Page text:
Days after Public Safety Minister Marco Mendicino shared his outrage on social media over the transfer of notorious serial killer Paul Bernardo to a medium-security prison, the head of Canada’s federal prison system asked the department whether the politician had been told of the move.
Anne Kelly, the commissioner of the Correctional Service of Canada, also reached out to Mendicino directly to let him know that she had seen the tweet in which he voiced his concern over the move and offered to arrange a meeting.
The back-and-forth emails between federal officials and Mendicino himself in the days leading up to and after Canadians learned of the transfer were released to The Canadian Press through the Access to Information Act.
The public safety minister and his staff have been under heavy scrutiny over the past month as more details have emerged about the timeline of the prison transfer. Questions have also swirled around who knew what when, with the Opposition Conservatives demanding that Mendicino resign.
Bernardo, known as the “Schoolgirl Killer,” is serving a life sentence for the kidnapping, torture and murders of 15-year-old Kristen French and 14-year-old Leslie Mahaffy in the early 1990s near St. Catharines, Ont. He was also convicted of manslaughter in the December 1990 death of 15-year-old Tammy Homolka, the younger sister of his then-wife, Karla Homolka. Bernardo also ultimately admitted to sexually assaulting 14 other women.
Karla Homolka pleaded guilty to manslaughter and was released in 2005 after completing a 12-year sentence for her role in the crimes committed against French and Mahaffy.
On June 2, news leaked out that Bernardo had been quietly transferred three days earlier to the medium-security La Macaza Institution, about 190 kilometres northwest of Montreal. He was initially an inmate at the Kingston Penitentiary in Ontario and later spent about a decade at the Millhaven Institution, a maximum-security prison just outside Kingston.
The day word of Bernardo’s transfer got out, Mendicino posted a statement on Twitter describing the correctional service’s “independent decision” as “shocking and incomprehensible.” He also said he planned to raise “the transfer decision process” with Kelly and expected the correctional service to “take a victim-centred and trauma-informed approach” in such cases.
Two weeks later, the correctional service revealed it had first told Mendicino’s office about the possibility of a transfer in early March and then again in late May after a date for the move had been set. Prime Minister Justin Trudeau was briefed on May 29, the day the transfer took place, while Mendicino has said he found out the next day.
One of the emails released to The Canadian Press shows that Kelly herself reached out to Shawn Tupper and Tricia Geddes, the deputy minister and associate deputy minister of public safety, respectively, three days before the transfer was scheduled to go ahead.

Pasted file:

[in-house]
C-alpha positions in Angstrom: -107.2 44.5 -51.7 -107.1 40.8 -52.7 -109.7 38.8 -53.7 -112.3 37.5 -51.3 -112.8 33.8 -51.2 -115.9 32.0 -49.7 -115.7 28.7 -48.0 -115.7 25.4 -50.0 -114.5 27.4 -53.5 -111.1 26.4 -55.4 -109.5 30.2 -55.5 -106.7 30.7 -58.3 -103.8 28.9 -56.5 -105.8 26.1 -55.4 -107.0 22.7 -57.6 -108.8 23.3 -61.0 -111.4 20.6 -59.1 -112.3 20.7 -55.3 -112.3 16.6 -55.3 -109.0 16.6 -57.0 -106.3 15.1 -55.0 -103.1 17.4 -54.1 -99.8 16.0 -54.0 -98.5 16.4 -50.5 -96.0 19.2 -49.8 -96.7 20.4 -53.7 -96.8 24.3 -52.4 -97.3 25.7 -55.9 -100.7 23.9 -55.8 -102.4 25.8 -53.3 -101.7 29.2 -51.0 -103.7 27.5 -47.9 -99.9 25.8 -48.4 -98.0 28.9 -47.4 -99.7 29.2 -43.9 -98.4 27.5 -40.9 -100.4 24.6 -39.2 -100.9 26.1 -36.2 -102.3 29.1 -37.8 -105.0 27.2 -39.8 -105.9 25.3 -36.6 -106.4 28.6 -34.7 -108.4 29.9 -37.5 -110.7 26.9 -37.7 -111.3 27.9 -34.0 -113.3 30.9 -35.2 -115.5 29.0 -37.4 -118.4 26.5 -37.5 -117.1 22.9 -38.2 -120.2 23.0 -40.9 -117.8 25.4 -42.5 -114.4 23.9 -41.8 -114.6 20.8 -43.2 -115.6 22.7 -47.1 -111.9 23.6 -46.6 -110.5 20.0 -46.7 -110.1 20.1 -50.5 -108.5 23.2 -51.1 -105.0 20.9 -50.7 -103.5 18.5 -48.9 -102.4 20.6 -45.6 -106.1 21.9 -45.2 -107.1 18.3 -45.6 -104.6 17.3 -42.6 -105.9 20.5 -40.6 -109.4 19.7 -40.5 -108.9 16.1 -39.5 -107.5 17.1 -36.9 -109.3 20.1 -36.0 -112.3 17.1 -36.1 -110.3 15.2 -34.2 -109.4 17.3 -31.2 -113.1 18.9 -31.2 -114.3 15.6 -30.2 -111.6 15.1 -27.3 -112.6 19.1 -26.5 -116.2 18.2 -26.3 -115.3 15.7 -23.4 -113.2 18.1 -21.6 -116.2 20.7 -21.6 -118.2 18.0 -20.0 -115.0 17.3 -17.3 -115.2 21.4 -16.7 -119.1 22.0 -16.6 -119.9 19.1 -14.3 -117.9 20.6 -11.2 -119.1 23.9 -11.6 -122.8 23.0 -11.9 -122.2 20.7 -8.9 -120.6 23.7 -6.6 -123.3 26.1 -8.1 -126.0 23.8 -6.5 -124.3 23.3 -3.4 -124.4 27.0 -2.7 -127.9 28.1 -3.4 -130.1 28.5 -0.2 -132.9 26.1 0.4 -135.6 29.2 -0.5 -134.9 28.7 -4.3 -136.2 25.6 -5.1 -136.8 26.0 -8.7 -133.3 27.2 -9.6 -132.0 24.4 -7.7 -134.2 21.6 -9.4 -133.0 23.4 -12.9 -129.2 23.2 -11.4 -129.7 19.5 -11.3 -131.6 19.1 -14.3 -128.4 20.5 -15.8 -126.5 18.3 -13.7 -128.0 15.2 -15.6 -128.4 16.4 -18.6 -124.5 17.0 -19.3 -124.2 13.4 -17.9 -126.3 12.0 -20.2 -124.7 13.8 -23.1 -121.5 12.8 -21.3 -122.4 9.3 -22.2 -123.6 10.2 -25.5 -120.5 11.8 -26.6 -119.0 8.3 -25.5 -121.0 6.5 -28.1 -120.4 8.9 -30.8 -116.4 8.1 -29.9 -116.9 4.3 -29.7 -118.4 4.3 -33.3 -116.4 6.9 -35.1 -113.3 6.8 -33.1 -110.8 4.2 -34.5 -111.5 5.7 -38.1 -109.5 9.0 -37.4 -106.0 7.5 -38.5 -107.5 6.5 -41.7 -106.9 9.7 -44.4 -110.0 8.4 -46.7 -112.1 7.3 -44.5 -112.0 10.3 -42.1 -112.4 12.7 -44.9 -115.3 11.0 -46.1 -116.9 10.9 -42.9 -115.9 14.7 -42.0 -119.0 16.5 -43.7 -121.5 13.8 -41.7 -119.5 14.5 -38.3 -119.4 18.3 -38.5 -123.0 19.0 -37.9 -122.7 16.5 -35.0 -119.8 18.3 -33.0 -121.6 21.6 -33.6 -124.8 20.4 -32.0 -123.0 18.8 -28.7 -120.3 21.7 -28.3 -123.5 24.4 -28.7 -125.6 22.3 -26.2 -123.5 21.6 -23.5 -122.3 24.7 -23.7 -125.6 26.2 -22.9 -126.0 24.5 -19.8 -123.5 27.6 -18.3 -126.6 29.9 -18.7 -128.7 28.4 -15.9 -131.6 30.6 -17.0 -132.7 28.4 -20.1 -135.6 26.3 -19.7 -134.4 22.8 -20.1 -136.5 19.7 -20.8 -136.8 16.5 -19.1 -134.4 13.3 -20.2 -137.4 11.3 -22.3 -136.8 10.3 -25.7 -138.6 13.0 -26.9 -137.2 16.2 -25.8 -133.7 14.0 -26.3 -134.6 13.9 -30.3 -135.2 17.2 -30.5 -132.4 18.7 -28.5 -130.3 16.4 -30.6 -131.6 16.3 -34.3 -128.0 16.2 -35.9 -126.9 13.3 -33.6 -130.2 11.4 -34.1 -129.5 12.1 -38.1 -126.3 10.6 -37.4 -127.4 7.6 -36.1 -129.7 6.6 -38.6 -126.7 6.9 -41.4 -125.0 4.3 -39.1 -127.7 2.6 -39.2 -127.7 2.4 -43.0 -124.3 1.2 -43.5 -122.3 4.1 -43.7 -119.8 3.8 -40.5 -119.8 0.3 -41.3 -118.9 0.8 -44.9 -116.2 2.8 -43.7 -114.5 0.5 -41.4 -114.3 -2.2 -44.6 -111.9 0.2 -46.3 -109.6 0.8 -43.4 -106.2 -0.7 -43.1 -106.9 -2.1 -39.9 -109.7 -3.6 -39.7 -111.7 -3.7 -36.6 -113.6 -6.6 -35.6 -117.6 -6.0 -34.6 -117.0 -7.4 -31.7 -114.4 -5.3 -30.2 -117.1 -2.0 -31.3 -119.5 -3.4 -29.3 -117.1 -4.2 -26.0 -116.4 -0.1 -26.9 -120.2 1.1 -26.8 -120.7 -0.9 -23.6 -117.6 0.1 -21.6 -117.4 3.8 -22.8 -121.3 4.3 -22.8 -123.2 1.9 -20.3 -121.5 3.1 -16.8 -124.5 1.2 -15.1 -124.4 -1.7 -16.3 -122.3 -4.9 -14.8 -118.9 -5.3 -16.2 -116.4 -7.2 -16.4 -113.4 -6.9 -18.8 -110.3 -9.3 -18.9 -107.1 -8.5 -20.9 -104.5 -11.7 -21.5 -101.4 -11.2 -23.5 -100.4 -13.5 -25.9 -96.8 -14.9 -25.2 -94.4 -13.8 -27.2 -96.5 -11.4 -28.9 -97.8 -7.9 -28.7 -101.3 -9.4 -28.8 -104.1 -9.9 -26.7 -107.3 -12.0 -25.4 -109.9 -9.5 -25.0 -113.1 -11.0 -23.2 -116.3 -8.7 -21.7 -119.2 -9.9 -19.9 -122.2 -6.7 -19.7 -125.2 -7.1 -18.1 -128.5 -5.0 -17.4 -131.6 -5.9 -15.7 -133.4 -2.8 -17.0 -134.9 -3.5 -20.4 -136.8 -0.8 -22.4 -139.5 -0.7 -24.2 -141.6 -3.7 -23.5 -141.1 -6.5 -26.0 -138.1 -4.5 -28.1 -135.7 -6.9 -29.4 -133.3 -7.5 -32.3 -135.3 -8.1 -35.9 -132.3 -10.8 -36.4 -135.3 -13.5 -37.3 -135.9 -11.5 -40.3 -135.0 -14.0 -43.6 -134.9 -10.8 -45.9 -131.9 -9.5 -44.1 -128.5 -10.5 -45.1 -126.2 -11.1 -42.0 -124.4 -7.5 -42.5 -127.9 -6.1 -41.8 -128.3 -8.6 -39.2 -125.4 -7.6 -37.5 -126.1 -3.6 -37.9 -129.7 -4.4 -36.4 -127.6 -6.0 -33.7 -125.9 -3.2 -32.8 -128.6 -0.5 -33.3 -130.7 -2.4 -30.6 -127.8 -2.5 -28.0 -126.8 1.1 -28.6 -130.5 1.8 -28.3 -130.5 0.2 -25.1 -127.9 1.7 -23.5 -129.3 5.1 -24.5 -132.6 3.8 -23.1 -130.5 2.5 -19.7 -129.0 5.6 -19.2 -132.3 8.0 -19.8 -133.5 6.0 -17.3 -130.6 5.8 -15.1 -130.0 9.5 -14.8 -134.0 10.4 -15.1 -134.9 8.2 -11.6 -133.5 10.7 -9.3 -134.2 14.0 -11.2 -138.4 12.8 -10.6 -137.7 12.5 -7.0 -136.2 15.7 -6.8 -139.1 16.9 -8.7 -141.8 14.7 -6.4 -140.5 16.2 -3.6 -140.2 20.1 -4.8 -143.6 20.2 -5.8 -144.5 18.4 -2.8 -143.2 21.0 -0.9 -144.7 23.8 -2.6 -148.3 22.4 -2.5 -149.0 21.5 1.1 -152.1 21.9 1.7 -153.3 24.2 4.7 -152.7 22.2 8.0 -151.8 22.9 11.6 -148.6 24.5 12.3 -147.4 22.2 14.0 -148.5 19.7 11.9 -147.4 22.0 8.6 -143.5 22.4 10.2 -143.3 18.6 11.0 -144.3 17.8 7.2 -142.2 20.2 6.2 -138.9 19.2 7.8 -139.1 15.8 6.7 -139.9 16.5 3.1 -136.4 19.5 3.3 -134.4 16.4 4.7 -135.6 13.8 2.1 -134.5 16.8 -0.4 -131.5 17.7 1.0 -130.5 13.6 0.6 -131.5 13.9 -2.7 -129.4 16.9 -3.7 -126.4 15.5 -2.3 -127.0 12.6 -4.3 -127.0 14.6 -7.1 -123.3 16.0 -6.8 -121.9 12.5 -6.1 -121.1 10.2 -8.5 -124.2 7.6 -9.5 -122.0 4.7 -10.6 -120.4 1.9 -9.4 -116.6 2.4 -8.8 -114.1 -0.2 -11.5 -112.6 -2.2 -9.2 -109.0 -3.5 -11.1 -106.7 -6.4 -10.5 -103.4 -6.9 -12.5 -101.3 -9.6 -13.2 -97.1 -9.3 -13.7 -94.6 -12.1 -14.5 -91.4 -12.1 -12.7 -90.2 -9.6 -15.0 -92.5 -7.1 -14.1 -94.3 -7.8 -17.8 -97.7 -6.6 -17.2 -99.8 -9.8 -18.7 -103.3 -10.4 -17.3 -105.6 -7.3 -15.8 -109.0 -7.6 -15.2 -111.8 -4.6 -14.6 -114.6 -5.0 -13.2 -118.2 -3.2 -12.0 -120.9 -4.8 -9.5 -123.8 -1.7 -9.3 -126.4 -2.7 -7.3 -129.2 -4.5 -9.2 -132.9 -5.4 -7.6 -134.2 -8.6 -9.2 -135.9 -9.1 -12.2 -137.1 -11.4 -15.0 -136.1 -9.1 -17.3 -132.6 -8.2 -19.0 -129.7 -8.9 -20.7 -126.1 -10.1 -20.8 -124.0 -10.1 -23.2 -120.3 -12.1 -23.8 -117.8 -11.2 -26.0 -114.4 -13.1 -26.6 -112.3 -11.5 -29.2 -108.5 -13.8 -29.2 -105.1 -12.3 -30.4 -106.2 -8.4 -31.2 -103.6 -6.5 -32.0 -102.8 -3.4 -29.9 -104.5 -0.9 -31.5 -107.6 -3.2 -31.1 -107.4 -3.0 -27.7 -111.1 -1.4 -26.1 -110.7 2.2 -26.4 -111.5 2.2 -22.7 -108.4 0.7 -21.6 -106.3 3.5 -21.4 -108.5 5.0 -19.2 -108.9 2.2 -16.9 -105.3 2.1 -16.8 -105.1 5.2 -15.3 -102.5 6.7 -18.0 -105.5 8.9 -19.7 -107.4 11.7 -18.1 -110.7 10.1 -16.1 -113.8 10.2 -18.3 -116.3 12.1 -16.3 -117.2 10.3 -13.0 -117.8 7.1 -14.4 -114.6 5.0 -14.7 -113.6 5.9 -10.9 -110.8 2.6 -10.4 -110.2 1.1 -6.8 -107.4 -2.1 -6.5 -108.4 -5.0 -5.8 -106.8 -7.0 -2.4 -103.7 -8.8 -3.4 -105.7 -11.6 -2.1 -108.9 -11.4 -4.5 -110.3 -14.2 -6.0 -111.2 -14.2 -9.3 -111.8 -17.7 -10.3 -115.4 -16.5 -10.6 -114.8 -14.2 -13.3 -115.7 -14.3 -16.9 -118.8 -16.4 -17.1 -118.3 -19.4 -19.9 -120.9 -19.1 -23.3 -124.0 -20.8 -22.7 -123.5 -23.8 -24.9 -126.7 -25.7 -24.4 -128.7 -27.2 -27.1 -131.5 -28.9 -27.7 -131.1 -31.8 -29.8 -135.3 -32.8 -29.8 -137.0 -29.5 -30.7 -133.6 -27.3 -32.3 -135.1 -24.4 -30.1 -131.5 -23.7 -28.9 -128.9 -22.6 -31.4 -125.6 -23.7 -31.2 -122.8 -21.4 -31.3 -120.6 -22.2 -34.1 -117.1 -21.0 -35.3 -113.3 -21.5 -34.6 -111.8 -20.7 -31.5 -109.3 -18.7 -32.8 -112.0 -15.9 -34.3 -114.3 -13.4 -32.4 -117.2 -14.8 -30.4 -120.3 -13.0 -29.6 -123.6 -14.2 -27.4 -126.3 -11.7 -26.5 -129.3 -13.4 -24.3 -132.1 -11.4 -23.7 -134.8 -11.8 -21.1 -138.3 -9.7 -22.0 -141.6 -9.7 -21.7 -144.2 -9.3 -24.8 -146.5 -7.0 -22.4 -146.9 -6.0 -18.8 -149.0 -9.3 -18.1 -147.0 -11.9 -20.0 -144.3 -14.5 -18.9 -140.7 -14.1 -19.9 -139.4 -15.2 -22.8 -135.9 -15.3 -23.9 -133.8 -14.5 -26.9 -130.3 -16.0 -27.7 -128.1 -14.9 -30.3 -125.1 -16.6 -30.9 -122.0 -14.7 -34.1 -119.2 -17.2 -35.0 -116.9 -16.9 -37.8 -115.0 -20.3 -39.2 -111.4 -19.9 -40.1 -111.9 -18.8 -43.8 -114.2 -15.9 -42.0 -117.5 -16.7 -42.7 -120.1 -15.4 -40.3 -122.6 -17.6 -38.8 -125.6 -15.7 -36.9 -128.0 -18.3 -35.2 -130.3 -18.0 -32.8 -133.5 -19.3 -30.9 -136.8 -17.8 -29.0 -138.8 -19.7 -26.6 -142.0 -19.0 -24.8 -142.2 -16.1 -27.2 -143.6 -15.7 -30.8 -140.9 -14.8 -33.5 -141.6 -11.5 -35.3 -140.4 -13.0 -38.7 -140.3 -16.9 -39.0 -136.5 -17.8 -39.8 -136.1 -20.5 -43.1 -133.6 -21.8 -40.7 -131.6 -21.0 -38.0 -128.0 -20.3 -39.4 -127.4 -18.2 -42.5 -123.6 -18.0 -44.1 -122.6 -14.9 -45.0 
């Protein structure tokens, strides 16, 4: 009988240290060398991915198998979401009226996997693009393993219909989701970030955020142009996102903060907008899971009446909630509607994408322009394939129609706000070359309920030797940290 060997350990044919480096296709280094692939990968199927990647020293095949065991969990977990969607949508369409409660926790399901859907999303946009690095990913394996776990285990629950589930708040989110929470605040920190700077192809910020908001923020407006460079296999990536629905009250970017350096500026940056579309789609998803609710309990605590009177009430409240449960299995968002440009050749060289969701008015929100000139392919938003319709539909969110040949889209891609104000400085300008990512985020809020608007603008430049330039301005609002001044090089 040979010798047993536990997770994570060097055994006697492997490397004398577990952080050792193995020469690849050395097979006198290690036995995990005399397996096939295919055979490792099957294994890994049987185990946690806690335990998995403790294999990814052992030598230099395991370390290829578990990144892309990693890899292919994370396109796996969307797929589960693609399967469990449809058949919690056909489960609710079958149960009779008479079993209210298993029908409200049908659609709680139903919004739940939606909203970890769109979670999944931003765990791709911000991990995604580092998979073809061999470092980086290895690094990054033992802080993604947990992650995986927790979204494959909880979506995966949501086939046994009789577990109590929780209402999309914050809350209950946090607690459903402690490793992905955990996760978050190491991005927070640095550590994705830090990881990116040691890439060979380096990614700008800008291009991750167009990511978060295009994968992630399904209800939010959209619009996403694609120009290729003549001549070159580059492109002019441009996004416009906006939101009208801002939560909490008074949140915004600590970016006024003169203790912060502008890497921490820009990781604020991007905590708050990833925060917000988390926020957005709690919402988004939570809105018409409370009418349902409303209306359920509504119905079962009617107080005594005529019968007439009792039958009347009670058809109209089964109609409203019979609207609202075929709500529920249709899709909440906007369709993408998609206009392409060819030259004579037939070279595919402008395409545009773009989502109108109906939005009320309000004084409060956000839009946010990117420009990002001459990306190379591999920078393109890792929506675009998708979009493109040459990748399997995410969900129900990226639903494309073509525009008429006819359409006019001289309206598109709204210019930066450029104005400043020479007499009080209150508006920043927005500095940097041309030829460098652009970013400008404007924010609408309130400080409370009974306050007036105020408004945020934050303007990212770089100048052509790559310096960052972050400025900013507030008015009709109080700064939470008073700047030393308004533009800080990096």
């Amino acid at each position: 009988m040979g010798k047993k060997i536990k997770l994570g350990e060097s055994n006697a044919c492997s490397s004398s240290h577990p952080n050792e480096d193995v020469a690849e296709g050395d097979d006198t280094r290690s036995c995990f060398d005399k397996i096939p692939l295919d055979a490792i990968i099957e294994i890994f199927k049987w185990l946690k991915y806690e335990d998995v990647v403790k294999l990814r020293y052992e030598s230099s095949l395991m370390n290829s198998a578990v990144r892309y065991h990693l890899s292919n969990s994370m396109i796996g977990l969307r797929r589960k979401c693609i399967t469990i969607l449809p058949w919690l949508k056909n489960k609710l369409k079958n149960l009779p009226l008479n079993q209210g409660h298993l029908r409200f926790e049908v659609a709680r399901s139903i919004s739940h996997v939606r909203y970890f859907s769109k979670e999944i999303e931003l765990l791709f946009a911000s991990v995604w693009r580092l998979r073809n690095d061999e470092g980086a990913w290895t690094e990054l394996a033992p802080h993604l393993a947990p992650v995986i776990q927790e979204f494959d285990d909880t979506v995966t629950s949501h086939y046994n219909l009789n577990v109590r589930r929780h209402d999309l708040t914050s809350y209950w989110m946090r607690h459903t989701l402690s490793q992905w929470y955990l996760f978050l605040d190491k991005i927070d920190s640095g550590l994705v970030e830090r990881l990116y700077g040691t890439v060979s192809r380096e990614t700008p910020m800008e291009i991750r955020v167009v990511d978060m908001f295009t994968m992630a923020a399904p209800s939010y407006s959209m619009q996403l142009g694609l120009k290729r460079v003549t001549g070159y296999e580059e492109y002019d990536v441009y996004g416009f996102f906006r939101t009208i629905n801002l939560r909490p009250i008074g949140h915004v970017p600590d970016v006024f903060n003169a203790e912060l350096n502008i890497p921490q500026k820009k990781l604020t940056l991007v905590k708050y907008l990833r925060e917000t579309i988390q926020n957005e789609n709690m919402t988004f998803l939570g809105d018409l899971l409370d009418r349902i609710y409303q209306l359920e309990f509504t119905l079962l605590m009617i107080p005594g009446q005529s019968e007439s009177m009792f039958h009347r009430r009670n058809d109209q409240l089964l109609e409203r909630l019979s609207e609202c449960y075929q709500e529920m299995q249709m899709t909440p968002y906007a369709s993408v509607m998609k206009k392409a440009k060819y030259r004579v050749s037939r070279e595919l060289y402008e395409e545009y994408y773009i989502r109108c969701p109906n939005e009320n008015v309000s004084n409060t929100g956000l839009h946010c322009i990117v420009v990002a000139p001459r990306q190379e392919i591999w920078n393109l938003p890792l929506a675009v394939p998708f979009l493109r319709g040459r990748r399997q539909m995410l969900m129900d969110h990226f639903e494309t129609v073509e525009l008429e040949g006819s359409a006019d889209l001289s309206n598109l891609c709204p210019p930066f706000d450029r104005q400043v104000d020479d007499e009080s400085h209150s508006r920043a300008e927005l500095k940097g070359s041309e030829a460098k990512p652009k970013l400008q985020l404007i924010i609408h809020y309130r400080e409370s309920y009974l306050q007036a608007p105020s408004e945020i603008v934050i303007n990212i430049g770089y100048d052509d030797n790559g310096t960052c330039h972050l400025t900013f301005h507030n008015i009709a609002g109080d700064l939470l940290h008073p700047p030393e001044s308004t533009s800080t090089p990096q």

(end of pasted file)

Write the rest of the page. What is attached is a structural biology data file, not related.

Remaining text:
“I had said I would confirm the transfer with you. It will occur next week,” Kelly wrote on May 26 in an email with “High Profile Offender” in the subject line.
She told them the federal Public Safety Department, Mendicino’s office, the Privy Council Office and the Prime Minister’s Office “have been advised” and that “we have media lines ready.”
Tupper replied just minutes later to thank Kelly for the confirmation.
A spokeswoman for Mendicino’s office has confirmed it was first asked about Bernardo’s possible transfer by a staffer in Trudeau’s office, who learned of the matter from the PCO.
The documents show Kelly wrote directly to Mendicino on the afternoon of Sunday, June 4, two days after the minister’s first public statement on the matter.
“Hello minister, saw your tweet,” Kelly wrote. “I remain available to meet with you.”
Mendicino responded within 10 minutes: “Yes, we’ll co-ordinate a call.”
The next day, Mendicino told reporters that he had spoken with Kelly and told her that he was “profoundly concerned and shocked by this decision.” The correctional service then said the decision to reclassify and transfer Bernardo, which was made according to a legislated set of criteria, was under review.
The newly released documents then show Kelly wrote back to Tupper and Geddes on June 6 to check whether Mendicino’s office had been advised of Bernardo’s transfer, as she was being asked the same question by the clerk of the Privy Council.
“I understand from my staff that someone at (the Public Safety Department) said (the minister) had not been notified,” she wrote in an email with the subject line “PRIVATE – Transfer.”
“We have a notification process in place as you know and we certainly followed it.”
Mendicino has acknowledged his staff made a mistake in not informing him, but denied it was done to intentionally keep him in the dark.
The minister has not divulged how he went uninformed, but has announced plans to issue a directive saying the public safety minister is to be told of such transfers directly.
Conservative Leader Pierre Poilievre said Mendicino should issue a similar directive to ensure people convicted of multiple murders, like Bernardo, must serve out their entire sentence in maximum-security prison.
The Liberal government says it needs to be careful not to interfere with the independence of the correctional service _ a position with which criminal justice experts and other lawyers agree.
The Correctional Service of Canada has not yet provided an update on its review of Bernardo’s transfer.
Tim Danson, a lawyer representing the French and Mahaffy families, has said they want the decision reversed, adding it happened around the anniversary of Leslie Mahaffy’s kidnapping and death.
The Canadian Press has reached out to the correctional service, the Privy Council and Mendicino’s office for comment on the newly released documents, but has yet to receive a response.
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